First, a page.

Digital transformation in the time of COVID-19: exploring the immediate impact
Throughout June, Europeana is bringing together 60 cultural heritage professionals from across Europe for a special series of peer-to-peer workshops on ‘Digital transformation in the time of COVID-19’. In this post, one of the process’s facilitators, Jasper Visser, shares a few of the topics which emerged in the first week of the workshops focusing on the immediate impact of COVID-19 and asks you to reflect on your own experience of the crisis.
COVID-19 has changed the daily practice of cultural heritage organisations across the continent. The sector changed visibly — museums closed, libraries moved part of their services online, teams work from home. And it changed in more subtle ways — organisational hierarchies shifted, while working from home has meant that the boundaries between the personal and the professional blurred even further. The thinking behind Europeana’s sense-making process about digital transformation in times of COVID-19 is that all these changes combined provide insights into possible futures for digital cultural heritage.
In the first week of the sense-making workshops, we explored the immediate impact of the COVID-19 crisis on individuals, teams, organisations, and our audiences. We did so collaboratively. The 60 participants observed how COVID-19 affected them and their organisations, then collectively reflected on this and ultimately joined in an exploration of our shared and unique experiences.
What we found in this first week is that the crisis is affecting everyone differently. The stories and experiences of the 60 participants are all unique to their country, organisation and personal and professional circumstances. Although we appear to be going through a shared moment in time, there are many ways in which we experience it.
We believe that there is wisdom in this diversity in our sector. While we prepare for a successful digital future, we shouldn’t look for one-size-fits-all solutions. Instead, we need to understand our sector’s full potential and the entire range of challenges. A few examples of the ways in which the experience of COVID-19 has been different for participants that surfaced in the workshops so far include:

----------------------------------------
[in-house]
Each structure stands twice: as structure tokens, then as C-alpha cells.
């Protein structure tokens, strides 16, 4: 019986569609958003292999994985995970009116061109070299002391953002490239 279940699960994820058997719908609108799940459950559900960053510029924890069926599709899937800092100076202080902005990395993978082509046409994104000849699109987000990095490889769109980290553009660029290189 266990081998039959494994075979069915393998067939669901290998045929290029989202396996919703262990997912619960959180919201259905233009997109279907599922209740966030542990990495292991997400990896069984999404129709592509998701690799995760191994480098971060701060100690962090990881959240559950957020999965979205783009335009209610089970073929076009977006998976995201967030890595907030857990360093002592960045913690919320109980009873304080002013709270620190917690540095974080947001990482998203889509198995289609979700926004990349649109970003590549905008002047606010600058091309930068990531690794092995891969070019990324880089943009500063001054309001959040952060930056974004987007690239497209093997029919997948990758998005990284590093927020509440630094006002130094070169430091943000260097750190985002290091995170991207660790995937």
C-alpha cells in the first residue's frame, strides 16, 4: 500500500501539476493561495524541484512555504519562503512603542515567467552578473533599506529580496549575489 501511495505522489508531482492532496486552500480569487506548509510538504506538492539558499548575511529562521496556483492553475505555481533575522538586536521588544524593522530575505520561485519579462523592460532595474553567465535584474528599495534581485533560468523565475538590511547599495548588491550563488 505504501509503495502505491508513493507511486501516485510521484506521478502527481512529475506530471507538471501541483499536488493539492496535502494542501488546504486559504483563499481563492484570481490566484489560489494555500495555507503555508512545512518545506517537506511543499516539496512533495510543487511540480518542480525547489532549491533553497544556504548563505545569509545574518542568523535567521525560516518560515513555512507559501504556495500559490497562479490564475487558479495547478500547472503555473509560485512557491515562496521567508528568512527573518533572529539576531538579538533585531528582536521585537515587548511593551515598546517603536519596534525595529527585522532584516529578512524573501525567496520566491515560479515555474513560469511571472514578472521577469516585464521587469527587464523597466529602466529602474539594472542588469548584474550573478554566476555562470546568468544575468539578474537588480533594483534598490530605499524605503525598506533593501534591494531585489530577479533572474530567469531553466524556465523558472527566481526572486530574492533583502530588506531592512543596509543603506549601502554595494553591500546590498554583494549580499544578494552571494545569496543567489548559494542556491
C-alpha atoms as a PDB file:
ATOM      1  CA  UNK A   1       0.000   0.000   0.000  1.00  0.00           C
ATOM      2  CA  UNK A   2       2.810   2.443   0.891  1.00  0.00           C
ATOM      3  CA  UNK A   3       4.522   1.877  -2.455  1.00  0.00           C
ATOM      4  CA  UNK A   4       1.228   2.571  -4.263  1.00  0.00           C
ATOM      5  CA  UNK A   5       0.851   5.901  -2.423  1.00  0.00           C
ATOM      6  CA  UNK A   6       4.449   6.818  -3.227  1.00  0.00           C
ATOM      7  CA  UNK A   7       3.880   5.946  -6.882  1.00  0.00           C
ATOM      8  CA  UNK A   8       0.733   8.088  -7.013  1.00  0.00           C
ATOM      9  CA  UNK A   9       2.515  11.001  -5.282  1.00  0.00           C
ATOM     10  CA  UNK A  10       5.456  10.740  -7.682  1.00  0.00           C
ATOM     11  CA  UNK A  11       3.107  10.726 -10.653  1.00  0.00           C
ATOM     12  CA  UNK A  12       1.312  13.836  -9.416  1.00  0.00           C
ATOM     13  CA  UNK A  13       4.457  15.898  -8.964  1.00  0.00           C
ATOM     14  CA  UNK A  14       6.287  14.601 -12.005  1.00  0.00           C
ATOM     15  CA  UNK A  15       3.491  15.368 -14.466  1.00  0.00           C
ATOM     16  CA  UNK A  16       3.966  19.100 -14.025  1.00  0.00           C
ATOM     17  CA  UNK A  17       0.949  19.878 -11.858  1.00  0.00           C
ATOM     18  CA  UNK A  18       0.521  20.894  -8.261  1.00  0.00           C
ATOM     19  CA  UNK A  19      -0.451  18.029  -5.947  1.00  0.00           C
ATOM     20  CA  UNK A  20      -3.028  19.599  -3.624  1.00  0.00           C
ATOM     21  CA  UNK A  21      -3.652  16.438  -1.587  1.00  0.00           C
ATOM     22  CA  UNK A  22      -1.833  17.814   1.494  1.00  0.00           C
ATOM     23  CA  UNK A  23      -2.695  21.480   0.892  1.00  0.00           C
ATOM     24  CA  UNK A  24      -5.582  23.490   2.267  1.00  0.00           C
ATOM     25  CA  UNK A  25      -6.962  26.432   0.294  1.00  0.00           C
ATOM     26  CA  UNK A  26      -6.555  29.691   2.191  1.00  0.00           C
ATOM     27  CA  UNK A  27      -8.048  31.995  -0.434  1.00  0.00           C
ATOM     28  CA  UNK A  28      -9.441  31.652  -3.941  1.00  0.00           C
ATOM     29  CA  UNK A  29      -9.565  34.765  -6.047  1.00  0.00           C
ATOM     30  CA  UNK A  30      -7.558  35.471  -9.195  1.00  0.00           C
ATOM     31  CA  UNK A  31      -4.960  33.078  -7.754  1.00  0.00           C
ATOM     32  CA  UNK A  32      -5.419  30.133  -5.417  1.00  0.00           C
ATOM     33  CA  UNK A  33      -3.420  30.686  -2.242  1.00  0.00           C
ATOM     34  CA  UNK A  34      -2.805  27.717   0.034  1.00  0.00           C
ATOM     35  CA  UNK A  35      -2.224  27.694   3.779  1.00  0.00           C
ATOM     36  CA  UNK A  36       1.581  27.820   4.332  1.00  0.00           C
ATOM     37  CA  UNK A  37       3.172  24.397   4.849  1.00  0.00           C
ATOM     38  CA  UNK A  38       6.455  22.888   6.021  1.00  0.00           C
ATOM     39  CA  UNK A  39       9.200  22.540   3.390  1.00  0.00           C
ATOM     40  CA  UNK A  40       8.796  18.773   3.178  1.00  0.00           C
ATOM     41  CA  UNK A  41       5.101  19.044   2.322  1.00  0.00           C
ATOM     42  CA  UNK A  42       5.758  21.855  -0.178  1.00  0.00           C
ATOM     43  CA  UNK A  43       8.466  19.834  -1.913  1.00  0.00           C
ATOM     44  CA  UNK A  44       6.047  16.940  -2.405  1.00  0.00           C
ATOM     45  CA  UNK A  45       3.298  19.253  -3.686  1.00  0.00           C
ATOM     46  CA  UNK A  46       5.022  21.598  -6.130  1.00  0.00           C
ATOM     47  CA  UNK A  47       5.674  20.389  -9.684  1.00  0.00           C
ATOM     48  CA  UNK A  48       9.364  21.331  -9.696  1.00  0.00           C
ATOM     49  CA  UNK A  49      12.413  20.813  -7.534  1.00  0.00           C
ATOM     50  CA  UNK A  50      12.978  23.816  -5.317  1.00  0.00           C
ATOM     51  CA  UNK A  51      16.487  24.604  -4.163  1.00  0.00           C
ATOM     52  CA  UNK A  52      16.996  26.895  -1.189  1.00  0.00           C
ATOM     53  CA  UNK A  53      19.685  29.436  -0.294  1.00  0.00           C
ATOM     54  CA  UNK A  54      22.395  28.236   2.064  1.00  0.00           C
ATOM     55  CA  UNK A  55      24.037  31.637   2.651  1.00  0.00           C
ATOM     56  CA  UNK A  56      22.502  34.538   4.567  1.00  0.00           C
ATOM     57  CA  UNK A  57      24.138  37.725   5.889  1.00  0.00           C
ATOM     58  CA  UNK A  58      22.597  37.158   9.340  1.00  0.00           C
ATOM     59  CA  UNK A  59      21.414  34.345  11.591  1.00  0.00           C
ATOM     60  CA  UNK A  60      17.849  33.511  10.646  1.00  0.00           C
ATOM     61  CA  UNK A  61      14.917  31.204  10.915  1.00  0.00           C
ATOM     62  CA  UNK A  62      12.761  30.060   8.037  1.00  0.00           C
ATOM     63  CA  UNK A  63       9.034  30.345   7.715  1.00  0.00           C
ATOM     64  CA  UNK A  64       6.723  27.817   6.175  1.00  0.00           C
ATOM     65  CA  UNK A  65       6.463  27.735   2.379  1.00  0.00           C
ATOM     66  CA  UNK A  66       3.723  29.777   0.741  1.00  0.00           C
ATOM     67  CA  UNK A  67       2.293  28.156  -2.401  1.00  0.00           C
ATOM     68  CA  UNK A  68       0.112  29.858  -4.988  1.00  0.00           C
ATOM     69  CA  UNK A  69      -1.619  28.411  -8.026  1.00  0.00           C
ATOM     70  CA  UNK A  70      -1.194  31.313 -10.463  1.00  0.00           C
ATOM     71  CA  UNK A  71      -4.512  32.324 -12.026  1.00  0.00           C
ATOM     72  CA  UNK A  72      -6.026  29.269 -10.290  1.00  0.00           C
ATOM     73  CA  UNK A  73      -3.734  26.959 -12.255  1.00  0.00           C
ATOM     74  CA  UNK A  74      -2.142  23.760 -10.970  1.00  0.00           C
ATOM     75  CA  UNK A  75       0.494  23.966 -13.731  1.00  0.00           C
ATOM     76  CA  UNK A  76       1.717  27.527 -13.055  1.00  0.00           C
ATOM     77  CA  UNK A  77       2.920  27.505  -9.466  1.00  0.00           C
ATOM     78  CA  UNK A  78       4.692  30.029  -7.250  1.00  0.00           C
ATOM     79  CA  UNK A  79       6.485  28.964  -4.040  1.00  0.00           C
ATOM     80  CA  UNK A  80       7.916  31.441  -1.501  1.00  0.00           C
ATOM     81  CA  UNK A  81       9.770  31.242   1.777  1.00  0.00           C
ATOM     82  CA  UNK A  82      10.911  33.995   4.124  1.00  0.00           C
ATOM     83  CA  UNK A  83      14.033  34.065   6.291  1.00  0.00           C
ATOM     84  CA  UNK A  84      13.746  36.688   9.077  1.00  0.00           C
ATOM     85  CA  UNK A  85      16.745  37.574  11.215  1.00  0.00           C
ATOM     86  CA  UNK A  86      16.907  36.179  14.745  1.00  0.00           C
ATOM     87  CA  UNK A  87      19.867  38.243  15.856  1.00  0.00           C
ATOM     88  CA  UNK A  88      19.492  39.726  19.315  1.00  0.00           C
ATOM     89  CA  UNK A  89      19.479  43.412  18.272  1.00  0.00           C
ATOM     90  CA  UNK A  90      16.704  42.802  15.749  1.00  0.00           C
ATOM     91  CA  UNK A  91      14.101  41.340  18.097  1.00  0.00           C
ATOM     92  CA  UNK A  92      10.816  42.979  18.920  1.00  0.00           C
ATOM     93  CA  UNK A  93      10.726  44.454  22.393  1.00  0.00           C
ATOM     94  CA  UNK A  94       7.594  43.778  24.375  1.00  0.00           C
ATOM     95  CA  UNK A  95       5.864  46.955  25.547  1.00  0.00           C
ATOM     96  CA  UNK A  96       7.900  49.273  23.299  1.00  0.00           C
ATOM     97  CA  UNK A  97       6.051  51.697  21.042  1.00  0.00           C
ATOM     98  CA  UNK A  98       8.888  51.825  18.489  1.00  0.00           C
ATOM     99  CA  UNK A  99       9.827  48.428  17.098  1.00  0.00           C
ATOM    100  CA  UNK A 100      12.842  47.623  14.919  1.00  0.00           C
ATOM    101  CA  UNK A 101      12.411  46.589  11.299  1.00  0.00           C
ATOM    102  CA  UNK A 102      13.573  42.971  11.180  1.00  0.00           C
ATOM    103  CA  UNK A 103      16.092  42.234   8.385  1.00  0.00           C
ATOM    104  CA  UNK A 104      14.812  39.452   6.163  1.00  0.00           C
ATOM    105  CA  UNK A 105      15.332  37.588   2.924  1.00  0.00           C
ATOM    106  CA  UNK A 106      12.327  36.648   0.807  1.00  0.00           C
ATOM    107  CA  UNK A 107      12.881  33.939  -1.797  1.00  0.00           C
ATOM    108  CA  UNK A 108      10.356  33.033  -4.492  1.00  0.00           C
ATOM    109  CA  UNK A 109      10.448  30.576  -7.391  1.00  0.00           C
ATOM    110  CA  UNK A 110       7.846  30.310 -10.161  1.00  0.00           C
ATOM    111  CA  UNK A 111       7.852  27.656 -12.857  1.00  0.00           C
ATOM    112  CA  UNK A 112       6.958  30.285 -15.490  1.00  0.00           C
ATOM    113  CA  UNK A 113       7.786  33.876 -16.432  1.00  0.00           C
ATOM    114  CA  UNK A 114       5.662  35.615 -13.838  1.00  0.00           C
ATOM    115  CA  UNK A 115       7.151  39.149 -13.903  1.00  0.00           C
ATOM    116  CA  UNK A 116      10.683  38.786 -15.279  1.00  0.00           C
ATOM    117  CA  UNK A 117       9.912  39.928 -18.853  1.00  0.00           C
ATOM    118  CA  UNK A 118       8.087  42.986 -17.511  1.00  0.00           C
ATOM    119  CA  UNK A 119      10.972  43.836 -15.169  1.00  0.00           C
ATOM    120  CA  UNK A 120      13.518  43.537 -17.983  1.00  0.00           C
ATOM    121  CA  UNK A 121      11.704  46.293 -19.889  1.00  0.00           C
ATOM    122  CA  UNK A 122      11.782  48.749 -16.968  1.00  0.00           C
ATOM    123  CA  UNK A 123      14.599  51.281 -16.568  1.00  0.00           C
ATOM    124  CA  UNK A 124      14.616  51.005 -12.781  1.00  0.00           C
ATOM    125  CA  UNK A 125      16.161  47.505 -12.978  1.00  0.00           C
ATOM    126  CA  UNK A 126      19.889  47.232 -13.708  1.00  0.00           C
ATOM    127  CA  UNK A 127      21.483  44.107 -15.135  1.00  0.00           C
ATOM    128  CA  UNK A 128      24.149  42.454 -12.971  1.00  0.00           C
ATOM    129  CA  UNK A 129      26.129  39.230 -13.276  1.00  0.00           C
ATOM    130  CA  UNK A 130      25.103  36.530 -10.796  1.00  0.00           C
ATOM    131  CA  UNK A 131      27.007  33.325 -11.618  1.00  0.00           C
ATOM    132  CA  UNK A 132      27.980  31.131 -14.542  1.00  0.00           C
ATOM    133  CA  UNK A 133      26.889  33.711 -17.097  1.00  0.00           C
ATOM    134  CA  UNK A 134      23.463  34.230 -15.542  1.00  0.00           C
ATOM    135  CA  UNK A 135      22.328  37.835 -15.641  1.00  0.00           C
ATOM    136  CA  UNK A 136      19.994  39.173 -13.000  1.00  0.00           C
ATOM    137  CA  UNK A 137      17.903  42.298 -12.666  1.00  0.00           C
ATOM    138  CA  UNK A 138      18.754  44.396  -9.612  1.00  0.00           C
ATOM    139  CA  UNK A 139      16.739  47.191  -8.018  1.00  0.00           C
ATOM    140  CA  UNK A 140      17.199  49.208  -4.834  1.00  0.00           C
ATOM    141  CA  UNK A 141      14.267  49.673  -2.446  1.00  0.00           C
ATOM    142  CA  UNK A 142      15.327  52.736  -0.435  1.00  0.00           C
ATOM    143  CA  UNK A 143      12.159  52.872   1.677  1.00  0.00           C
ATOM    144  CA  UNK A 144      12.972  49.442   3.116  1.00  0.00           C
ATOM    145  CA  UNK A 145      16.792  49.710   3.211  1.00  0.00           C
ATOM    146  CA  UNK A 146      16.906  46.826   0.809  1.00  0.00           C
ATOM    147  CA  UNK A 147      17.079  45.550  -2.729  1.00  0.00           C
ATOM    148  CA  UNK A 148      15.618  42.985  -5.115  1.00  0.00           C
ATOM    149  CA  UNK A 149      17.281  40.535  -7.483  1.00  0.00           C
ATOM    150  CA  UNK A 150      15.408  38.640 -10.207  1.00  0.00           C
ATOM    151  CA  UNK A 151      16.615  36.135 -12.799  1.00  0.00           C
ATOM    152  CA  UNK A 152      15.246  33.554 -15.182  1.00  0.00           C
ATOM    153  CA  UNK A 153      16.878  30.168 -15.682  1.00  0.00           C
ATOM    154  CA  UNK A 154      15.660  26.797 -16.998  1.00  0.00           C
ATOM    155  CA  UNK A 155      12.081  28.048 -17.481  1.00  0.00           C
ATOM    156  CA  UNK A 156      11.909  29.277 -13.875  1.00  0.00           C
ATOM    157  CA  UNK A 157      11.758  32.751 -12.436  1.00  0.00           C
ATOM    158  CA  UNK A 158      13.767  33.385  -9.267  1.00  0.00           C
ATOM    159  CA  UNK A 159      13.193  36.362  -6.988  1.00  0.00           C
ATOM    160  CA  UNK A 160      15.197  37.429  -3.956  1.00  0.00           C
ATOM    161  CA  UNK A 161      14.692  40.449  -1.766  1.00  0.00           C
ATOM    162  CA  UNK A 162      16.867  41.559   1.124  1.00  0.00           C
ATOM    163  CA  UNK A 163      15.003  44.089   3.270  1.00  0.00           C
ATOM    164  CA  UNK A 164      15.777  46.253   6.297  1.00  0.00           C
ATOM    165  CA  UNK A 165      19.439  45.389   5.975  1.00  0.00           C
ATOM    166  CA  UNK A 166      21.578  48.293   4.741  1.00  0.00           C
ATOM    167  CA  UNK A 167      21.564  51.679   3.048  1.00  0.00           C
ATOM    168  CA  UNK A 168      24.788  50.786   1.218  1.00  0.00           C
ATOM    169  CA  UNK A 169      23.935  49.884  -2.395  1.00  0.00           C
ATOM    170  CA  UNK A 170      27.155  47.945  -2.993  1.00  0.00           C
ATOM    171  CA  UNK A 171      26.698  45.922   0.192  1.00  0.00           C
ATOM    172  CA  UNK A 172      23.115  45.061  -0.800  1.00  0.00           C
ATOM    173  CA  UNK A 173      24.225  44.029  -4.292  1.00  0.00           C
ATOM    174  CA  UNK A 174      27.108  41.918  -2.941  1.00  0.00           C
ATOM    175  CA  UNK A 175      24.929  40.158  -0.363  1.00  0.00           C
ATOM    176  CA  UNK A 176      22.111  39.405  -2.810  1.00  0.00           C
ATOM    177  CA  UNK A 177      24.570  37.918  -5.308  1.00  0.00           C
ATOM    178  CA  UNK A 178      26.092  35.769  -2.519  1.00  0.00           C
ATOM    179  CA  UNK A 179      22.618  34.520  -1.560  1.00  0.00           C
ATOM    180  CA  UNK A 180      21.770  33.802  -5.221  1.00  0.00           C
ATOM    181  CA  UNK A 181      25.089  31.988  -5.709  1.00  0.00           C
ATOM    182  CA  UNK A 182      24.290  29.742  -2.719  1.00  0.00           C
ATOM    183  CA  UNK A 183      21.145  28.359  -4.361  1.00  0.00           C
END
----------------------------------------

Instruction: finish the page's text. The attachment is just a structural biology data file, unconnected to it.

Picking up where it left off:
Some European countries were fully prepared for public services to go digital and others are still struggling with the essentials.
Some organisations quickly developed new digital audience services and some experienced an almost complete disconnect with their community.
The crisis seems to reinforce existing hierarchies in some organisations and others have seen relationships along the chain of command relax.
Digital teams have moved to the heart of some GLAMs, and in others, digital has become a shared responsibility of everyone in the organisation.
Even our most digitally conservative colleagues now observe the great potential of digital for our organisation, and we’re also seeing the risks of digital pollution.
Working from home enables participants to be more productive and many of us are also digitally fatigued.
We can have sustained conversations about the digital transformation of cultural heritage and also lack a common vocabulary to talk about it.
These apparent paradoxes highlight that within the GLAM sector different realities exist at the same moment. One organisation’s strength is another organisation’s challenge. To tap into the full potential of Europe’s GLAMs we’ll need to find approaches to catalyse our strengths while we collectively address our challenges.
And what about you? We’ve found that people’s individual experience during recent months is shaped by personal circumstances, working conditions, and by other factors. What are the factors that have shaped your experience of the COVID-19 crisis so far and ability to be successful and satisfied in your job?
Please share your thoughts about the factors that shaped your experience of the COVID-19 crisis on Twitter with the hashtag #BuildDigitalCapacity. Feel free to tag @Europeanaeu, @mpedson or @jaspervisser as well. Your insights and ideas will help us shape the conversations and outcomes of this process.
In the coming weeks, we will try to learn much more about the diversity of responses to the COVID-19 pandemic. With the participants in the sessions, we will try to discover and analyse patterns and shared characteristics of our strengths and our challenges. Together, we will look to understand the complex dynamics of what enabled some GLAMs to face the crisis proactively while others struggle, and what success actually means and looks like for digital cultural heritage in a post-COVID-19 world.
Thanks for your contributions and we look forward to our continued working together to understand the full digital potential of GLAMs.